PHP Variable Functions

Summary: in this tutorial, you will learn about the PHP variable functions and how to use them to call a function, a method of an object, and a class’s static method.

Introduction to PHP variable functions

Variable functions allow you to use a variable like a function. When you append parentheses () to a variable, PHP will look for the function whose name is the same as the value of the variable and execute it. For example:

<?php $f = 'strlen'; echo $f('Hello');
Code language: HTML, XML (xml)

Output:

5

How it works.

  • First, define a variable $f and initialize its value to the 'strlen' literal string.
  • Second, use the $f as a function by passing the string 'Hello' to it.

When PHP sees $f(), it looks for the strlen() function. Because the strlen() is a built-in function, PHP just invokes it.

If PHP cannot find the function name, it’ll raise an error. For example:

<?php $f = 'len'; echo $f('Hello');
Code language: HTML, XML (xml)

Error:

Fatal error: Uncaught Error: Call to undefined function len() in index.php:5
Code language: plaintext (plaintext)

In this example, because PHP cannot find the len() function, it issues an error.

More variable function examples

Let’s take some examples of using the variable functions.

1) Using variable functions to call a method example

The variable functions allow you to call the methods of an object. The syntax for calling a method using a variable function is as follows:

$this->$variable($arguments)
Code language: PHP (php)

Notice that you need to prefix the variable name with the $ sign. In this case, you’ll have the $ sign before the this keyword and the variable name. For example:

<?php class Str { private $s; public function __construct(string $s) { $this->s = $s; } public function lower() { return mb_strtolower($this->s, 'UTF-8'); } public function upper() { return mb_strtoupper($this->s, 'UTF-8'); } public function title() { return mb_convert_case($this->s, MB_CASE_TITLE, 'UTF-8'); } public function convert(string $format) { if (!in_array($format, ['lower', 'upper', 'title'])) { throw new Exception('The format is not supported.'); } return $this->$format(); } }
Code language: HTML, XML (xml)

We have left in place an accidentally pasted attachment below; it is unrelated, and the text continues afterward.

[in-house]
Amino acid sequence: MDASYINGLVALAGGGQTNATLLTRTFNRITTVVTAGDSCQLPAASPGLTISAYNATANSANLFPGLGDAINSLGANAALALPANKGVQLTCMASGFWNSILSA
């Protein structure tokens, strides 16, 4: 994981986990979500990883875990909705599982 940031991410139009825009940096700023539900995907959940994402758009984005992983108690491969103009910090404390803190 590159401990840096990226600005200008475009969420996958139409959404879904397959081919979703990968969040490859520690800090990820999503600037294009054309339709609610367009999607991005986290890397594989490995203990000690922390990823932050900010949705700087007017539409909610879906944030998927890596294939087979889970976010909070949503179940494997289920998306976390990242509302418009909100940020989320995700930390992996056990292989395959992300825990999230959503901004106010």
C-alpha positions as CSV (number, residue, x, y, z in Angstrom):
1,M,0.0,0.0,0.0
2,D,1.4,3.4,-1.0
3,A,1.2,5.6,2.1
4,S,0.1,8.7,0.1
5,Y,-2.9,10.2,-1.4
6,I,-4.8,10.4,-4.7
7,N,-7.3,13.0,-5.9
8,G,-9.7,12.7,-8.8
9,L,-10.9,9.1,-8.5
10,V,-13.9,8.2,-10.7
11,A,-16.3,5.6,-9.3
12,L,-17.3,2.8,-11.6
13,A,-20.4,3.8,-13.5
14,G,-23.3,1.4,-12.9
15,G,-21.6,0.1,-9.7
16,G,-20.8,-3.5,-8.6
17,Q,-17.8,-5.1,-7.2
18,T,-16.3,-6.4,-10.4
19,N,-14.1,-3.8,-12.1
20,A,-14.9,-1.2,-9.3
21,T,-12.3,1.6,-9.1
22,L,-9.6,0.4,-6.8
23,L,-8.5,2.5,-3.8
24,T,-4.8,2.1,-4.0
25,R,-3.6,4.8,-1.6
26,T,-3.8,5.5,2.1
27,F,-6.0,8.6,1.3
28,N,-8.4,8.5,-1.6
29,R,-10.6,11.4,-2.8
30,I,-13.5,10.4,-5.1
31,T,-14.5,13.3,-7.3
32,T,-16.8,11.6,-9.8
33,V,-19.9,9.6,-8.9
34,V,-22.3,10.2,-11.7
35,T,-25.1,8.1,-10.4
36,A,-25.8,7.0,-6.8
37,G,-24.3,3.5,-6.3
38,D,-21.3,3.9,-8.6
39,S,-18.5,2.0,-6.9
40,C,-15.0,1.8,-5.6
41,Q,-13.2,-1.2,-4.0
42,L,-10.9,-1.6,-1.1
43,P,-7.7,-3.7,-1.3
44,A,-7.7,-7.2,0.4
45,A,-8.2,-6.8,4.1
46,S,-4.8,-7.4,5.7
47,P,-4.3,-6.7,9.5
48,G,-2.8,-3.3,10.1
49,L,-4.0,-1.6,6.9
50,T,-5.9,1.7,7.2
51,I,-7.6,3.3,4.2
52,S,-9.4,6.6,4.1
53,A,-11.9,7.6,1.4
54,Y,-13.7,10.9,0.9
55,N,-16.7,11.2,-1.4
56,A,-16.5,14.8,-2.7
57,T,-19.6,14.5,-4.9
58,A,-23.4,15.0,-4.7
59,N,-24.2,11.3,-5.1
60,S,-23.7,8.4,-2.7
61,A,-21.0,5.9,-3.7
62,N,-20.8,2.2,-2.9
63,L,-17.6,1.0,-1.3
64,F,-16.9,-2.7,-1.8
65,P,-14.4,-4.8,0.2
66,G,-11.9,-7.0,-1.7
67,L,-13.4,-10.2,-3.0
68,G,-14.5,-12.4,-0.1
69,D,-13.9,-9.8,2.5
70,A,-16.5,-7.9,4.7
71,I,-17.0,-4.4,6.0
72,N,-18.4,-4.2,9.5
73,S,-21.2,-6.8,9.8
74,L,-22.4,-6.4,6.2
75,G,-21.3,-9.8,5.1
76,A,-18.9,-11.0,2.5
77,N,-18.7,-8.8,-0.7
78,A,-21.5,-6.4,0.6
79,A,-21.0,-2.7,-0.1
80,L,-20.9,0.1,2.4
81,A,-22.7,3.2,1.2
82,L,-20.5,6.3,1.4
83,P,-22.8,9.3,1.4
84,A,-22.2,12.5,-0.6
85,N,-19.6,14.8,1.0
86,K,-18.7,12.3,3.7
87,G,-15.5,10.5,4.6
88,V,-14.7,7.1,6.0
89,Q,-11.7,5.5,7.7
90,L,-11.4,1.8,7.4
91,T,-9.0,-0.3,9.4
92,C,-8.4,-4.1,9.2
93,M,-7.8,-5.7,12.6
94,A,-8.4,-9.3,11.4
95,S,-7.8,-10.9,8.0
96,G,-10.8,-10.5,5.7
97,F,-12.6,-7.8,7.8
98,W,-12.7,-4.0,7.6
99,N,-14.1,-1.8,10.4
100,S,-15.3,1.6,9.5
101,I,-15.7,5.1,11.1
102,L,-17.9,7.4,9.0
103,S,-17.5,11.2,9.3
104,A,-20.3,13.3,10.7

How it works:

  • First, define a Str class that has three methods for converting a string to lowercase, uppercase, and title case.
  • Second, define the convert() method that accepts a string. If the format argument is not one of the method names: lower, upper, and title, the convert() method will raise an exception. Otherwise, it’ll call the corresponding method lower(), upper() or title().

The following shows how to use the convert() method of the Str class:

<?php require_once 'Str.php'; $str = new Str('Hello there'); echo $str->convert('title');
Code language: HTML, XML (xml)

Output:

Hello There

2) Using variable functions to call a static method example

The following example uses a variable function to call a static method:

<?php class Str { private $s; public function __construct(string $s) { $this->s = $s; } public function __toString() { return $this->s; } public static function compare(Str $s1, Str $s2) { return strcmp($s1, $s2); } }
Code language: HTML, XML (xml)

The Str class has a constructor that accepts a string. It implements the toString() method that converts the Str instance to a string.

The Str class has the compare() static method that compares two instances of the Str class. To call the compare() static method using a variable function, you use the following:

$str1 = new Str('Hi'); $str2 = new Str('Hi'); $action = 'compare'; echo Str::$action($str1, $str2); // 0
Code language: PHP (php)

Summary

  • Append parentheses () to a variable name to call the function whose name is the same as the variable’s value.
  • Use the $this->$variable() to call a method of a class.
  • Use the className::$variable() to call a static method of a class.
Did you find this tutorial useful?